Broadband is a must in today’s remote workplace, but there are still many places where high-speed internet isn’t available, intermittent, or too expensive. Last year, the FCC Infrastructure Act was tasked with fixing this unresolved problem and “ending digital discrimination.” The agency has just embarked on this process and now is your chance to have your say.
“Section 60506 of the Infrastructure Investment and Jobs Act requires us to ensure that all people in the United States have equal access to broadband,” FCC Chair Jessica Rosenworthel said in a statement. “It is imperative that we put in place rules that facilitate this equal access by preventing and eliminating digital discrimination based on “income, race, ethnicity, color, religion, or national origin.” It’s a long job. To do this, we need the input of stakeholders around the world: the public; from state, local and tribal governments; public interest advocates; from academics; from the private sector; And from anyone with more information and ideas.”
Accordingly, the first step is not an order, but a “notice of investigation,” which is essentially a long list of questions that the FCC must answer in order to create a fair and effective rule.
What is meant by discrimination? How can we measure it? Who is entitled to this? What is the reason? If the FCC is meant to “facilitate equal access”, what do these words mean in context? How much can we expect broadband providers to cover themselves, and when should federal funds be used to bridge the gap?
Dozens of these questions can be found in investigative reports posted on the FCC website. It’s important to get them clear right away, as the broadband industry is certainly full of loopholes. And since the goal is to identify and protect vulnerable groups, more than a few dollars are at stake in the Internet bill. History has shown that ISPs, like any business, will do whatever it takes to take some of that public money, even if it means robbing those in need.
The Infrastructure Act requires all of this to be completed by November 2023, which appears to be expiring, but FCC rules are moving pretty slowly. But your comment won’t slow things down – it will likely help reinforce ideas that are already under consideration and provide distributed internal validation for things like where and how digital differentiation happens.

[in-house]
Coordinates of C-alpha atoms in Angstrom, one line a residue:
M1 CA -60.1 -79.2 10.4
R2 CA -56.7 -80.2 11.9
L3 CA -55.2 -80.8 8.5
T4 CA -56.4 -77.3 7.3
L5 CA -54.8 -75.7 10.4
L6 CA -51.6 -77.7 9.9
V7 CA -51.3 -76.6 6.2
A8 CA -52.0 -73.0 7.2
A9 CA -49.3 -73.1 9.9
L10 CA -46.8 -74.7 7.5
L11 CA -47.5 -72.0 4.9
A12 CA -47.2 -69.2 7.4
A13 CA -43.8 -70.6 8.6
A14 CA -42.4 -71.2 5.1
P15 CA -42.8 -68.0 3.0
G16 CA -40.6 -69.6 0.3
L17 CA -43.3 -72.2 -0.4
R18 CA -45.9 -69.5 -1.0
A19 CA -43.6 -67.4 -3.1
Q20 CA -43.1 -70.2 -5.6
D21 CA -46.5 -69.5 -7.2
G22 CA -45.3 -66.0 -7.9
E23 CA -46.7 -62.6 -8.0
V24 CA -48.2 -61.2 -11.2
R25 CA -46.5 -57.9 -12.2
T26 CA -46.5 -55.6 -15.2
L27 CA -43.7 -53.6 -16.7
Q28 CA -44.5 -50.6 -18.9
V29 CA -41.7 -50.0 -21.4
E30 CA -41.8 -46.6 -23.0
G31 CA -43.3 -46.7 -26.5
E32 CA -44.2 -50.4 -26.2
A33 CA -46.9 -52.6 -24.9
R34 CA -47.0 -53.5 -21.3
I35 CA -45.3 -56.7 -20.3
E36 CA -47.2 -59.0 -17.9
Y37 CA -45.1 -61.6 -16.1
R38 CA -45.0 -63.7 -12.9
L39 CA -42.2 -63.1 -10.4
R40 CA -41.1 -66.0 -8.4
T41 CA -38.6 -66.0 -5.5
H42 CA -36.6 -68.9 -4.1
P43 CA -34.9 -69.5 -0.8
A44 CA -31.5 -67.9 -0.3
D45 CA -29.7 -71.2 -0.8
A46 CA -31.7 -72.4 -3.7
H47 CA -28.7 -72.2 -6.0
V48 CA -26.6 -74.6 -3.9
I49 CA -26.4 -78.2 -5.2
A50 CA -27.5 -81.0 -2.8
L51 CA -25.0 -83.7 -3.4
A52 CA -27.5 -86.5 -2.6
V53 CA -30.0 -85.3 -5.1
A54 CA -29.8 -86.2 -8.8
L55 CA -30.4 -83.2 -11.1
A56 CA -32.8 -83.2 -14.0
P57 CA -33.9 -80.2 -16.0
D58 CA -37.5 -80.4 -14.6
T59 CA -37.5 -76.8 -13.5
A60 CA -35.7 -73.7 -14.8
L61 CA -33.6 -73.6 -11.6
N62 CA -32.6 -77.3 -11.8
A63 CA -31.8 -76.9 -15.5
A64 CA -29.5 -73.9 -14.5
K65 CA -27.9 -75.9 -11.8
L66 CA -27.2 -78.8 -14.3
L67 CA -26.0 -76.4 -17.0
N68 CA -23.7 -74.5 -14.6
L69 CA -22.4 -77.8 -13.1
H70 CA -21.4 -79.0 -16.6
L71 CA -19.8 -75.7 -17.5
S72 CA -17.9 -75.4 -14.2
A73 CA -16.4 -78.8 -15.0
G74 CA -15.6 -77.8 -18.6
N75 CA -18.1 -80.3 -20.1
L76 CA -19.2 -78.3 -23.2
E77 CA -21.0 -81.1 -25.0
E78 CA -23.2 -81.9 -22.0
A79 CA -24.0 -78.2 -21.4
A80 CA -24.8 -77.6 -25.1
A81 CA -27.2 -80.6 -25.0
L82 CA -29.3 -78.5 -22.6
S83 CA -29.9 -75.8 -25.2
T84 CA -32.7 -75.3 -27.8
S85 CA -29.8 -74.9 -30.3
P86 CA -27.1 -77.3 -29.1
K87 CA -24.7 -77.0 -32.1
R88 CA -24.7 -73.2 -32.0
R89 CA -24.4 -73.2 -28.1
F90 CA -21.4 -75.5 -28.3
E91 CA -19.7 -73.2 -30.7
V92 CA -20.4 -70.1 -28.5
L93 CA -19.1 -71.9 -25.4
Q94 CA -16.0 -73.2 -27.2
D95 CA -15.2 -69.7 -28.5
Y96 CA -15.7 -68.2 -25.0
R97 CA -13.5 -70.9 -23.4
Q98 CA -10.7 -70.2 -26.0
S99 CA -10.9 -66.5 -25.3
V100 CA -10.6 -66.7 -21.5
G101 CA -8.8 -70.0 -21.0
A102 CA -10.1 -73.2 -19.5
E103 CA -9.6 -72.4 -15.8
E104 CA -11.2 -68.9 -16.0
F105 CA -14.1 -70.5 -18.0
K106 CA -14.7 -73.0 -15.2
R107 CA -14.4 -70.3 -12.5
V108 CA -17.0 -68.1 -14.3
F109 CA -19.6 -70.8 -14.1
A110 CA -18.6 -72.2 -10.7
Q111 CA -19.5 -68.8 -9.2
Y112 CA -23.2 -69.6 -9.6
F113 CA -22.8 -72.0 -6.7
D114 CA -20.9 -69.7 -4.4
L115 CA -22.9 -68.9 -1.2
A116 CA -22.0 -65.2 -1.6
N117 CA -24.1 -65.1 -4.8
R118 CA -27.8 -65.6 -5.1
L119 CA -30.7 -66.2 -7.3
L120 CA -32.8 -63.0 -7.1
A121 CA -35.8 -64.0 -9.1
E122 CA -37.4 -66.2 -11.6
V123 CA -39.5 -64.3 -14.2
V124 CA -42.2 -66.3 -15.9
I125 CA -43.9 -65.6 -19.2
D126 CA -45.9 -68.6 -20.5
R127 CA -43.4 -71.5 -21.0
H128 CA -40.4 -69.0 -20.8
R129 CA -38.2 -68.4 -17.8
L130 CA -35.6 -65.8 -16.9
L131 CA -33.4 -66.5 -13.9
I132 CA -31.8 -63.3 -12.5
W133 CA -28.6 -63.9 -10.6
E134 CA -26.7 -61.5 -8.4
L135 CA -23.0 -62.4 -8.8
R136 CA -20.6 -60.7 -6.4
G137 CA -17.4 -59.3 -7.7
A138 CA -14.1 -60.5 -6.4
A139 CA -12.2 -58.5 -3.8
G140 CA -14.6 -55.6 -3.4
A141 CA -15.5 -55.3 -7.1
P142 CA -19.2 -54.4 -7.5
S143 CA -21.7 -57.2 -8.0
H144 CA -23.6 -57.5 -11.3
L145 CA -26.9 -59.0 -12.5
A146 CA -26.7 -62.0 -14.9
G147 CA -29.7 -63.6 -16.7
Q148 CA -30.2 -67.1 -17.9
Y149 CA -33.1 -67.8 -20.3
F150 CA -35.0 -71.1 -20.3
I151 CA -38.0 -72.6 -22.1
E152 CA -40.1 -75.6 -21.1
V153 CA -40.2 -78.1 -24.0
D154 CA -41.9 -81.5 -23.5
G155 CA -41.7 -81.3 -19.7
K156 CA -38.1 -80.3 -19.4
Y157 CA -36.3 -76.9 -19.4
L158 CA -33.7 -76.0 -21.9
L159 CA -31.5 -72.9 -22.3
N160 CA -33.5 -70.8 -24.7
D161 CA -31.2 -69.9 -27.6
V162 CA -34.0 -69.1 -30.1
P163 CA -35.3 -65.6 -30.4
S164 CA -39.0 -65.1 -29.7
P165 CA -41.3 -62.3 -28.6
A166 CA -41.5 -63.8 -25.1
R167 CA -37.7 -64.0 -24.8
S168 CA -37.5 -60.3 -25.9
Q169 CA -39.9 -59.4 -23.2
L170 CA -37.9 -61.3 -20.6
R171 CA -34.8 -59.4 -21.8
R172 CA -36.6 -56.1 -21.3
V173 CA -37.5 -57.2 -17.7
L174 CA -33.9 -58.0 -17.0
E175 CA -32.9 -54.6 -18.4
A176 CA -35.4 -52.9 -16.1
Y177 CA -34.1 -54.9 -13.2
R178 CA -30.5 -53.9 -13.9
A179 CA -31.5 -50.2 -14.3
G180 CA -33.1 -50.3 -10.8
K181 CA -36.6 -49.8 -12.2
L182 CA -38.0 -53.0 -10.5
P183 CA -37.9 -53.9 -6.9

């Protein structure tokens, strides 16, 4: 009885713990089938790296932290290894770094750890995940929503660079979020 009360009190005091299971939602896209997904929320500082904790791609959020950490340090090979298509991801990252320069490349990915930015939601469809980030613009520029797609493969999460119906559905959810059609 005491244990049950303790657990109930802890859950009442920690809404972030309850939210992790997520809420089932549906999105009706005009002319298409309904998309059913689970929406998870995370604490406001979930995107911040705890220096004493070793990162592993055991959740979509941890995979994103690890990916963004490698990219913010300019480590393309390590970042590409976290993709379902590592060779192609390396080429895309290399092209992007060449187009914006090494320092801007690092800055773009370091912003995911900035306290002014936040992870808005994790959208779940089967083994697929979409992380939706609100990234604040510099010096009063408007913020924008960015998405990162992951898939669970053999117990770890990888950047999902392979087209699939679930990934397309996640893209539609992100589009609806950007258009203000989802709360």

If you want to leave a comment, read the post first and see what questions are being asked. You may have felt the need to regroup and want to share some ways to avoid geographic discrimination. You probably have an opinion on how consumer complaints should be handled. In any case, your contribution is taken into account and integrated.
Later, when the proposed rules are announced, there will be another comment period to further improve the language and approach, so you will have other options. In the meantime, you can leave a quick response by going here and filling out the first field (action) 22-69. He will link it to this part of the effort. If you have long ideas or auxiliary figures that need to be expressed as a file, you can upload them here under the same number.
Rosenworsel certainly thinks this is a great opportunity for the FCC to move forward and impress:
John Lewis said: “Every generation leaves a legacy. What that legacy will be depends on the people of that generation. What legacy do you want to leave behind?
I am the first woman to be confirmed as Chair of the FCC. This is what I want to leave behind: a diverse agency that is more committed than ever to making broadband a reality for everyone. I think this goal is achievable. Now let’s use this process to achieve this.